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Texas and the Comanches (CEC)

“Matilda Lockhart Comes Home,” by artist Lee Herring

President Sam Houston of the Republic of Texas attempted to settle the Comanche issue through diplomacy. In May 1838, Texas officials and Comanches signed a treaty of “Peace and Amity” that promised peace between these entities. The Indians, for their part, also wanted a permanent boundary between them and the Republic, roughly following the course of the Balcones Escarpment, but nothing came of that proposal.

All the while, Comanches expanded the range of their raids into Mexico. In the fall of 1838, small parties of Comanche raiders pushed once again into northern Mexico raiding ranches and settlements, then, on the way home, prowled along the banks of the Guadalupe River in Texas, capturing thirteen-year-old Matilda Lockhart and four other children. Texan forces under John Henry Moore pursued the raiders and engaged a Comanche force on the San Saba River in January 1839 but failed to recover any captives.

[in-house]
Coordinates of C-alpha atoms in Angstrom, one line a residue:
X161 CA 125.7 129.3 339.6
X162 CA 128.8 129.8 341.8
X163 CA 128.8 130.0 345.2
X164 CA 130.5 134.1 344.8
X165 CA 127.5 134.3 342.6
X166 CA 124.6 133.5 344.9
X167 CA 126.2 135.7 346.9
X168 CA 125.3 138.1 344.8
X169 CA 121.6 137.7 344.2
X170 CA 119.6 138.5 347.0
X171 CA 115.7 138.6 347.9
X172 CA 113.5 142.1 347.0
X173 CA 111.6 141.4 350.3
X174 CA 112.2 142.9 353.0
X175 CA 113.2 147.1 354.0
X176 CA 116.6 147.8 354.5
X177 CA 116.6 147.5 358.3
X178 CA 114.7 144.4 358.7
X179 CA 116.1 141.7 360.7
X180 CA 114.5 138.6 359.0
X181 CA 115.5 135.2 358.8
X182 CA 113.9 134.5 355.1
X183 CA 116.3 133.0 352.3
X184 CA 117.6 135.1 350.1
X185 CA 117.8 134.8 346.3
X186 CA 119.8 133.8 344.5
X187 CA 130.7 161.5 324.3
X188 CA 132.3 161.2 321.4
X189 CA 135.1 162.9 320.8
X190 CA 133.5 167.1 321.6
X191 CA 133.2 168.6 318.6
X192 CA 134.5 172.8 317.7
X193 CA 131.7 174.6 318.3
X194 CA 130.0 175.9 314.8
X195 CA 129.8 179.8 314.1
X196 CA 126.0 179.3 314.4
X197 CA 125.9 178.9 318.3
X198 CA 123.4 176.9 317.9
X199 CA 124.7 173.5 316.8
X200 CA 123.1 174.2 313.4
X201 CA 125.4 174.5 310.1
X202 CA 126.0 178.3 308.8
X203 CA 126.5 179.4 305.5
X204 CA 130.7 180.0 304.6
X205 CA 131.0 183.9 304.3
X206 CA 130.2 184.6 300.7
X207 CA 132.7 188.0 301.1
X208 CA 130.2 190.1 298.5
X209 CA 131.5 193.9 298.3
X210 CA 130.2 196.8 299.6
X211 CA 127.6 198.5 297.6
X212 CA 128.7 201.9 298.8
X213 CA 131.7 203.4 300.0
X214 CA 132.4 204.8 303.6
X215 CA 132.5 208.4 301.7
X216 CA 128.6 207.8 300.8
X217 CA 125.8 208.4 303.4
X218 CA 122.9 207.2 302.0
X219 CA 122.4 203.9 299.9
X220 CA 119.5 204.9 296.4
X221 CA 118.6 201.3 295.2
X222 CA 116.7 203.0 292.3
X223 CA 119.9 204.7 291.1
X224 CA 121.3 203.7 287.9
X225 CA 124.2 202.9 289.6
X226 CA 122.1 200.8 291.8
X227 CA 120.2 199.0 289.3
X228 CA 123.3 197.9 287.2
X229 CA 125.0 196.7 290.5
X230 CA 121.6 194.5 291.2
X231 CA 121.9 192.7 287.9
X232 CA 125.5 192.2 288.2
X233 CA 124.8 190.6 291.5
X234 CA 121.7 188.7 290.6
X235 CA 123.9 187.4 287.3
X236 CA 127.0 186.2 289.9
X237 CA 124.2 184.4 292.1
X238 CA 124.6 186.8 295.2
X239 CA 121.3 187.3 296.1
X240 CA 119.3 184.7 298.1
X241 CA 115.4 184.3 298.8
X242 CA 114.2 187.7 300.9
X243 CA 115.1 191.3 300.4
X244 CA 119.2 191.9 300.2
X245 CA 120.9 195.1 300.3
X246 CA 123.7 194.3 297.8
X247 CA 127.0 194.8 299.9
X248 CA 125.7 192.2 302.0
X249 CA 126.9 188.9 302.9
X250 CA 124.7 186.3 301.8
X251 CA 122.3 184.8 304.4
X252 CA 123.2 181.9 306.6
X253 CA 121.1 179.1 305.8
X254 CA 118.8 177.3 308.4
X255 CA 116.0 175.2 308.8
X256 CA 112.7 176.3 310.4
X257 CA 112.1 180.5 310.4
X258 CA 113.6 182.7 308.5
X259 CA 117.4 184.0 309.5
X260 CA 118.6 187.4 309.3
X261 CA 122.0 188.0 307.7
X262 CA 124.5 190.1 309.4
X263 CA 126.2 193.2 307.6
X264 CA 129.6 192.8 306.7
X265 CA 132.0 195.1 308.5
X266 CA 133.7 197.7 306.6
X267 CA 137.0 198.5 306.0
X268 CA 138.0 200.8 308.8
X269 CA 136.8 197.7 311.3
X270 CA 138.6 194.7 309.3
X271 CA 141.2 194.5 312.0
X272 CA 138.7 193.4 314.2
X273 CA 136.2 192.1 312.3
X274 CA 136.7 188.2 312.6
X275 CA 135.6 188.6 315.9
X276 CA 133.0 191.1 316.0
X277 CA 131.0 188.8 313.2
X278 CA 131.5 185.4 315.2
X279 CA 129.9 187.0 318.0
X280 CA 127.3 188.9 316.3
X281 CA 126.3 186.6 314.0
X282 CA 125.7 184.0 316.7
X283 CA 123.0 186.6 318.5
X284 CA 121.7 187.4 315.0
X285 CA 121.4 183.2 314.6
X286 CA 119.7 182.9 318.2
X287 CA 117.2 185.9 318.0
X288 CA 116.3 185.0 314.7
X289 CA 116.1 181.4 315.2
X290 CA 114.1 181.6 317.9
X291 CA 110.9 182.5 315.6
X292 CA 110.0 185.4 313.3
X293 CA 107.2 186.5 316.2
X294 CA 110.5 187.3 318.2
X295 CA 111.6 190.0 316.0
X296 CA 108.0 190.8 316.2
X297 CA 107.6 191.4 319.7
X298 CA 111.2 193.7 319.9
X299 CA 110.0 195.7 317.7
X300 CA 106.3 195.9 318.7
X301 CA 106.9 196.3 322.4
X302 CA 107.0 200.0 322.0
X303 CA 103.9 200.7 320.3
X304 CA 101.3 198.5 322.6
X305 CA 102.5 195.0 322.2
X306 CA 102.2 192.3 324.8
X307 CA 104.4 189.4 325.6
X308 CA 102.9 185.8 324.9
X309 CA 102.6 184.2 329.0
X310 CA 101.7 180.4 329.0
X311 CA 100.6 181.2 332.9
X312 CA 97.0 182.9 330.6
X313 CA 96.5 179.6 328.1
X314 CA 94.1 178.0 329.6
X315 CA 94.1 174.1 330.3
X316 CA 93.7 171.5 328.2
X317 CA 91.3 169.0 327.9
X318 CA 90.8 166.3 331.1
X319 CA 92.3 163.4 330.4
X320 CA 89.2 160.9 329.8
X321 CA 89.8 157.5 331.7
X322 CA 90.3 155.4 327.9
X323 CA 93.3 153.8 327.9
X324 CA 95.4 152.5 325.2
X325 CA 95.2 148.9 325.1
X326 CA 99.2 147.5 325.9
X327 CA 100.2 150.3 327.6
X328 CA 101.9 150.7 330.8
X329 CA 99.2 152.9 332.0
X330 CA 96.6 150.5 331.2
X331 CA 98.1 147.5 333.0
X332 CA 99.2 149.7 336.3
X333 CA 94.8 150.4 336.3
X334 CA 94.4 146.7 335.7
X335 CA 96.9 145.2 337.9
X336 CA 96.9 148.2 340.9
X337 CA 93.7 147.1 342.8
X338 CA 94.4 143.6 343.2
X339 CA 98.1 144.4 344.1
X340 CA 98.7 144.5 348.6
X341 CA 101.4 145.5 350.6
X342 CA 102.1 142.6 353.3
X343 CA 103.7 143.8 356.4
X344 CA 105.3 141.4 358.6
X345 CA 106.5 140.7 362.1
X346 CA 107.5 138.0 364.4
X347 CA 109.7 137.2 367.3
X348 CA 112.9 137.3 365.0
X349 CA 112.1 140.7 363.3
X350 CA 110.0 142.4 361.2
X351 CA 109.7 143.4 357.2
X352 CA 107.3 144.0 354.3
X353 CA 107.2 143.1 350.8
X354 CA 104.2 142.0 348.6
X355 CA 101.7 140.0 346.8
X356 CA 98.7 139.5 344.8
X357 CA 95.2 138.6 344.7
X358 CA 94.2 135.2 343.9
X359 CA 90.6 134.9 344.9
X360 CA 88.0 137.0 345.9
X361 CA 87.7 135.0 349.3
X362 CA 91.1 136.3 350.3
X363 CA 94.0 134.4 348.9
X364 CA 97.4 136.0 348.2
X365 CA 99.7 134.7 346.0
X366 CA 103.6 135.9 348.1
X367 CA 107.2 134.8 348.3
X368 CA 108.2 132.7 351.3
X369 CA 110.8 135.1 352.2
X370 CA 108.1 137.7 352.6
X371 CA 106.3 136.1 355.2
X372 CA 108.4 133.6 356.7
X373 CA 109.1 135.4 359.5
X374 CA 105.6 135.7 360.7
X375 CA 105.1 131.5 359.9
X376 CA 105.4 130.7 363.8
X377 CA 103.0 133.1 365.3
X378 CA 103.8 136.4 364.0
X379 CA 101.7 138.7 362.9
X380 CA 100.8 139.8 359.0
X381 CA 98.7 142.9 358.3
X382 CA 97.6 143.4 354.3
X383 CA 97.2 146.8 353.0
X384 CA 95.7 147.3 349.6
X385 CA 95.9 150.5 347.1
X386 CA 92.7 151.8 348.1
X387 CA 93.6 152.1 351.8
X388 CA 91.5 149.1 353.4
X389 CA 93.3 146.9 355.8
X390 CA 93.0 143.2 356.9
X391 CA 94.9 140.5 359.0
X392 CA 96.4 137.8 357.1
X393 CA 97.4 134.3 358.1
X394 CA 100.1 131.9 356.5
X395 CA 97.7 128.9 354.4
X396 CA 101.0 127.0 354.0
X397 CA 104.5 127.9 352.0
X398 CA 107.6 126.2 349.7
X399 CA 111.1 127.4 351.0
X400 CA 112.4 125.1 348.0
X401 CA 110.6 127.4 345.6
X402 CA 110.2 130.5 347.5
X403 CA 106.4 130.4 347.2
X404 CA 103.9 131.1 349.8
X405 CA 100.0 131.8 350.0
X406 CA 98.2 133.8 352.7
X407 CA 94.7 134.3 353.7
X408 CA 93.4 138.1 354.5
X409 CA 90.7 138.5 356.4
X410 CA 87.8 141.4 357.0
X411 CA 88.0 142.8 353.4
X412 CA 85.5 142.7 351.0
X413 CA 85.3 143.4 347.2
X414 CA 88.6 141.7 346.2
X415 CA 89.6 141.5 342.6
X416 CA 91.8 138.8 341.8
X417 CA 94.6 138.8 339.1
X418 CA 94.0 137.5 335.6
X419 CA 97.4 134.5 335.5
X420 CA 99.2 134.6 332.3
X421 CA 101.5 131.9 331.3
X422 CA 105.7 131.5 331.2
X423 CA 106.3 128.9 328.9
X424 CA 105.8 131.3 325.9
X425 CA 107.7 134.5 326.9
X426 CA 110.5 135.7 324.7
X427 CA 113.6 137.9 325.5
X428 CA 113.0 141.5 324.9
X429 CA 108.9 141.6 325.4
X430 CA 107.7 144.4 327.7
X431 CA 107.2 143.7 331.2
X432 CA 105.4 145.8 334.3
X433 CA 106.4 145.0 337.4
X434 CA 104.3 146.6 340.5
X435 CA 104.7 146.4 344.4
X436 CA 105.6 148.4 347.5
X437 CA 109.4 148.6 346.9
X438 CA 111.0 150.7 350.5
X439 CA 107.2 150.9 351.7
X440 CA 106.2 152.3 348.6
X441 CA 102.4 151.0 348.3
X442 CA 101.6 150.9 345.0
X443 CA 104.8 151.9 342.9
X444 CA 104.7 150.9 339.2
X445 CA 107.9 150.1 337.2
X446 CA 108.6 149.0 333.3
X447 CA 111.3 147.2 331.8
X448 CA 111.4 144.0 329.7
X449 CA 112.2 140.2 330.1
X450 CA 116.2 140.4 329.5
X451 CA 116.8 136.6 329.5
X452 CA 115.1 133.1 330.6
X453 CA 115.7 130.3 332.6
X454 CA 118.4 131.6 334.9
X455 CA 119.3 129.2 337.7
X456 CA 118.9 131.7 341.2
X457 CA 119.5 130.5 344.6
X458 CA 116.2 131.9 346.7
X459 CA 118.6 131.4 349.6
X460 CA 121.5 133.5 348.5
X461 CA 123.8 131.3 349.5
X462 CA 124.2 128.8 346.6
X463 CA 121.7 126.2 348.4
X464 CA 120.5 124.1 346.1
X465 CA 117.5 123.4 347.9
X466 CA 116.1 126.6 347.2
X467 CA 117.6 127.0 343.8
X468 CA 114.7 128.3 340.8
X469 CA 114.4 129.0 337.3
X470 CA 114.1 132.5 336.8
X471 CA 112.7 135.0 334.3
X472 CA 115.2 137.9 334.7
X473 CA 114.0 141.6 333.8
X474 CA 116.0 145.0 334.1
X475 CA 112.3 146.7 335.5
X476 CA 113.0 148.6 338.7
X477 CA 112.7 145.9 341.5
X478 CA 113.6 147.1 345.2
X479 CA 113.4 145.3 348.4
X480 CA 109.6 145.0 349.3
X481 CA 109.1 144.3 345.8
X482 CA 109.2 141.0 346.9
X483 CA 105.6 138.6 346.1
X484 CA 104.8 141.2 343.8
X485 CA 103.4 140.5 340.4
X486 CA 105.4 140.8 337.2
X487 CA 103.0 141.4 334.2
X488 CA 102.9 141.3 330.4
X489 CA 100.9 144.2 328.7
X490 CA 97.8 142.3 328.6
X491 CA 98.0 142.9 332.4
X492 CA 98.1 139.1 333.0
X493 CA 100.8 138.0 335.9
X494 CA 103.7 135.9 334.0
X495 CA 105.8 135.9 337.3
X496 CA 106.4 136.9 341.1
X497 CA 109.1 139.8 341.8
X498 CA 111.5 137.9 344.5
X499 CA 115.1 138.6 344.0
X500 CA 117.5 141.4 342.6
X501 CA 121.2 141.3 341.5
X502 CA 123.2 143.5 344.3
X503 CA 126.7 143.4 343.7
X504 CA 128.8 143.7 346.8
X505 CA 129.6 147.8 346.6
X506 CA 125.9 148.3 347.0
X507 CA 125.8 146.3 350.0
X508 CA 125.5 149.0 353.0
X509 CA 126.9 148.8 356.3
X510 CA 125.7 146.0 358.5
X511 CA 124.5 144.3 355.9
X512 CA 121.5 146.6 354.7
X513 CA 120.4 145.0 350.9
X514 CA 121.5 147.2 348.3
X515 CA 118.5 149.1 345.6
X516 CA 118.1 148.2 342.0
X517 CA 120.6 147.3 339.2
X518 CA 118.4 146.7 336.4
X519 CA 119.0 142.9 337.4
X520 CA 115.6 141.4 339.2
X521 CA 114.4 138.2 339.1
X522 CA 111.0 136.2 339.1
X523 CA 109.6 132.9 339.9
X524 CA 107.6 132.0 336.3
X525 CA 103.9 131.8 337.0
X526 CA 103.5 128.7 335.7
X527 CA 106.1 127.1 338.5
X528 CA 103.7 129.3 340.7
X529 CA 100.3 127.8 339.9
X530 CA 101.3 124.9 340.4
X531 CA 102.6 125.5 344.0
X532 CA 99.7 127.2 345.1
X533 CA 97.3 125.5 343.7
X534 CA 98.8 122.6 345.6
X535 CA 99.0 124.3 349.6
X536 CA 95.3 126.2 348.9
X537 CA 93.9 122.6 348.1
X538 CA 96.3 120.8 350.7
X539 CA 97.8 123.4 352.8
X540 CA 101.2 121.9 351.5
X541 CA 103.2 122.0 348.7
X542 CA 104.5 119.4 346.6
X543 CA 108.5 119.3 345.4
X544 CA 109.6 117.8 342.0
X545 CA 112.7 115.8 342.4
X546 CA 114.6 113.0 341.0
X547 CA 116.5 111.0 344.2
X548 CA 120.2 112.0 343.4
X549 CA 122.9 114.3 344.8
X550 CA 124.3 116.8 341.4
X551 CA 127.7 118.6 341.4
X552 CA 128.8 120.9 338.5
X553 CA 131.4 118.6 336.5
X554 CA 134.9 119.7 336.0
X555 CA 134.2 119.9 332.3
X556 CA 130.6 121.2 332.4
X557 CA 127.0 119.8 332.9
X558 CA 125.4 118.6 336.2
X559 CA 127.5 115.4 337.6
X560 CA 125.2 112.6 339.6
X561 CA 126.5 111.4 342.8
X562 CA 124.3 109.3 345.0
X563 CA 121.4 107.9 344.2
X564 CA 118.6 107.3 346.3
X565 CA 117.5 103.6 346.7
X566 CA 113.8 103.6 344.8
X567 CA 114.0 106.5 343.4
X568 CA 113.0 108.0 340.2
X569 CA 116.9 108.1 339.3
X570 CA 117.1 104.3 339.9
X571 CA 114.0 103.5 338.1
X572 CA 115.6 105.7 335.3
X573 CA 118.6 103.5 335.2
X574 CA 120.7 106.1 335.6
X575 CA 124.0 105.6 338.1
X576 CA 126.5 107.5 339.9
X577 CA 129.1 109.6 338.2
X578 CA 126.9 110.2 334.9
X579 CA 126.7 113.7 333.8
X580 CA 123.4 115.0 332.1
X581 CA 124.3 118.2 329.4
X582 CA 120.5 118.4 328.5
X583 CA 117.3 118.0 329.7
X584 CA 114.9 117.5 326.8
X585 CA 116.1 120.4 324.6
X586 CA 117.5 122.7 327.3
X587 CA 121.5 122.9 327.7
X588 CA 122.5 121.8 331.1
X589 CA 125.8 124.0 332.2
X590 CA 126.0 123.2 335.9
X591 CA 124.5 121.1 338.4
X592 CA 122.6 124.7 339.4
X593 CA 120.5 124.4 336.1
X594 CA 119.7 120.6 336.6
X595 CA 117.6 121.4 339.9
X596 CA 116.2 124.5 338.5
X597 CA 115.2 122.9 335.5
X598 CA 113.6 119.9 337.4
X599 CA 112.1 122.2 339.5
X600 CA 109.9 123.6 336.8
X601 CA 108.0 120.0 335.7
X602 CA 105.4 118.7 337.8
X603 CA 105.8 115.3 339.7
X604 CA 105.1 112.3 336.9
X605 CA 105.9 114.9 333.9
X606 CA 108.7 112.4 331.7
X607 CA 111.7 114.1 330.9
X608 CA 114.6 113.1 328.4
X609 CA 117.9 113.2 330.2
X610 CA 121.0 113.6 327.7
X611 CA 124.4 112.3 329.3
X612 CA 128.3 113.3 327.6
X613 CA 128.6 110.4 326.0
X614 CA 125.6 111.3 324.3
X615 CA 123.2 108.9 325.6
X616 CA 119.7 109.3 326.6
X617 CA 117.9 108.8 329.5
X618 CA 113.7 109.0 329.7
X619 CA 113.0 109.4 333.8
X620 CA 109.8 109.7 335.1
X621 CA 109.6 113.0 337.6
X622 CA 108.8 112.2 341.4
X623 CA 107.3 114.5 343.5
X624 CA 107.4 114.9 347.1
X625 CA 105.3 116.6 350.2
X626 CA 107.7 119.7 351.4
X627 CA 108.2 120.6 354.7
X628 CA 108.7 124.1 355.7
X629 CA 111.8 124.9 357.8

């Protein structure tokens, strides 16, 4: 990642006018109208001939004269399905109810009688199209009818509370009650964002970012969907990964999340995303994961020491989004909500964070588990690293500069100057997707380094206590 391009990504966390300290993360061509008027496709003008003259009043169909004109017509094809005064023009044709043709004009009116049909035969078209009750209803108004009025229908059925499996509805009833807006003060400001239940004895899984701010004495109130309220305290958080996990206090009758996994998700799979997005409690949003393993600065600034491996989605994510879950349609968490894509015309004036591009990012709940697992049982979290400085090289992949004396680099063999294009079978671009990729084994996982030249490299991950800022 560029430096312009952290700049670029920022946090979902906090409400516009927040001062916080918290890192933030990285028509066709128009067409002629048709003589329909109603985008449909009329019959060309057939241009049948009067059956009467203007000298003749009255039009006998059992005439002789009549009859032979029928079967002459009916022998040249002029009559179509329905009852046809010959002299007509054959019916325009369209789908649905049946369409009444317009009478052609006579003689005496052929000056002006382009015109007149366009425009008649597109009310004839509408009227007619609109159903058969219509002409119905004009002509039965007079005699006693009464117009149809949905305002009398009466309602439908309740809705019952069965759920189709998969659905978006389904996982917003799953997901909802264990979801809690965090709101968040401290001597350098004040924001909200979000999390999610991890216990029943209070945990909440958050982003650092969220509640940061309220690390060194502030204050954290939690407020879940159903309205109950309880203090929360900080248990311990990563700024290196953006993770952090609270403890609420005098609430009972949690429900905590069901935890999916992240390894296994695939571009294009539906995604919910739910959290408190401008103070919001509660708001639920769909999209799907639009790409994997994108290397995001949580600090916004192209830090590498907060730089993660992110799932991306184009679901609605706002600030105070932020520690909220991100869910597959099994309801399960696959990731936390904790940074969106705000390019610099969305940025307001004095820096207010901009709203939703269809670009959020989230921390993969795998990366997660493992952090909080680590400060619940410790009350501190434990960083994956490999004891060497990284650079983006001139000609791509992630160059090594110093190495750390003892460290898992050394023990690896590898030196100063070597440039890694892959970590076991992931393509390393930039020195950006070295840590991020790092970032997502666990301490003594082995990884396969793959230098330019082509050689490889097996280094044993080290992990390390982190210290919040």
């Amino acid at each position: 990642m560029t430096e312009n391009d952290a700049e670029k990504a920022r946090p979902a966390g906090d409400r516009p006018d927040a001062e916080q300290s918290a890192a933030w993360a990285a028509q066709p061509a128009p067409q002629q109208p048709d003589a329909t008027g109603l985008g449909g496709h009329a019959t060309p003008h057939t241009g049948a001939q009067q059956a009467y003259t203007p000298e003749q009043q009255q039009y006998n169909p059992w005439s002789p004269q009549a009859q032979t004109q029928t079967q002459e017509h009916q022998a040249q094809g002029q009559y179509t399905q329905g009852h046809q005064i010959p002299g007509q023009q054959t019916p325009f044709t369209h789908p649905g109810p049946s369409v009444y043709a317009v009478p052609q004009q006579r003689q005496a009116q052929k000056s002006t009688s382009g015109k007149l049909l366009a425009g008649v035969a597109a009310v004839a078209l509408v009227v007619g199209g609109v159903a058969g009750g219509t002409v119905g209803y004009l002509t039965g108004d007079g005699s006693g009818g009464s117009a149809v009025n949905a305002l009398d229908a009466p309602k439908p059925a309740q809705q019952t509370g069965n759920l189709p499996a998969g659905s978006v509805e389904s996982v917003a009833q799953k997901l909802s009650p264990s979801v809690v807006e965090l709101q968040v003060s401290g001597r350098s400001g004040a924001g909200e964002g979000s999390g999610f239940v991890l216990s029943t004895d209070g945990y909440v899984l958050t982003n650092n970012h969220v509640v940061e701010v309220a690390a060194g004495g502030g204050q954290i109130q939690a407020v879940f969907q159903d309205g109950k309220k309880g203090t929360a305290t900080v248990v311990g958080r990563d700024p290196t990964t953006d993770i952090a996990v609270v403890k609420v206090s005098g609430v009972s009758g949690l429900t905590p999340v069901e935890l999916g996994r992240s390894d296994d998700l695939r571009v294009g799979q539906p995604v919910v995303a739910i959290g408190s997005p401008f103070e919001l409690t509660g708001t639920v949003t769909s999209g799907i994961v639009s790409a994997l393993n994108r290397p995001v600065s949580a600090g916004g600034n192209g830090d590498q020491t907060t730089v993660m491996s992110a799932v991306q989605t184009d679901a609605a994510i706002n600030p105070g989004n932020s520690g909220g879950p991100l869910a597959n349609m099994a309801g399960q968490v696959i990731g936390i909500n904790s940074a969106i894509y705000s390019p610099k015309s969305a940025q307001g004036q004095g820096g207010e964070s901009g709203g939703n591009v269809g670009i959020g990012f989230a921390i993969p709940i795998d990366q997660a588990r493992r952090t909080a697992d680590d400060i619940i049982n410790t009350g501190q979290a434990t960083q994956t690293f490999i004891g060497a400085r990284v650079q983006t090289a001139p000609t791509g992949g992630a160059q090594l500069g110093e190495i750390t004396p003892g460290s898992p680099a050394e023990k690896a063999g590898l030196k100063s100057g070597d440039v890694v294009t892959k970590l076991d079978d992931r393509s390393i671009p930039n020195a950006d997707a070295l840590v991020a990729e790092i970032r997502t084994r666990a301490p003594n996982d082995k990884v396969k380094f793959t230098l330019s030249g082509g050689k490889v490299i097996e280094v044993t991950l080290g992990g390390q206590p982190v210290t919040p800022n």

President Mirabeau B. Lamar, determined that the Republic of Texas would be an empire on its own, moved the capital of the republic to the small village of Waterloo on the southeastern edge of Comancheria, renaming the settlement Austin, declaring it the future crossroads of a great trading nation that would control commerce from New Mexico to Louisiana, and from Missouri to Mexico. Despite his big ambitions, all Texan attempts to create or control trade routes across Comancheria failed.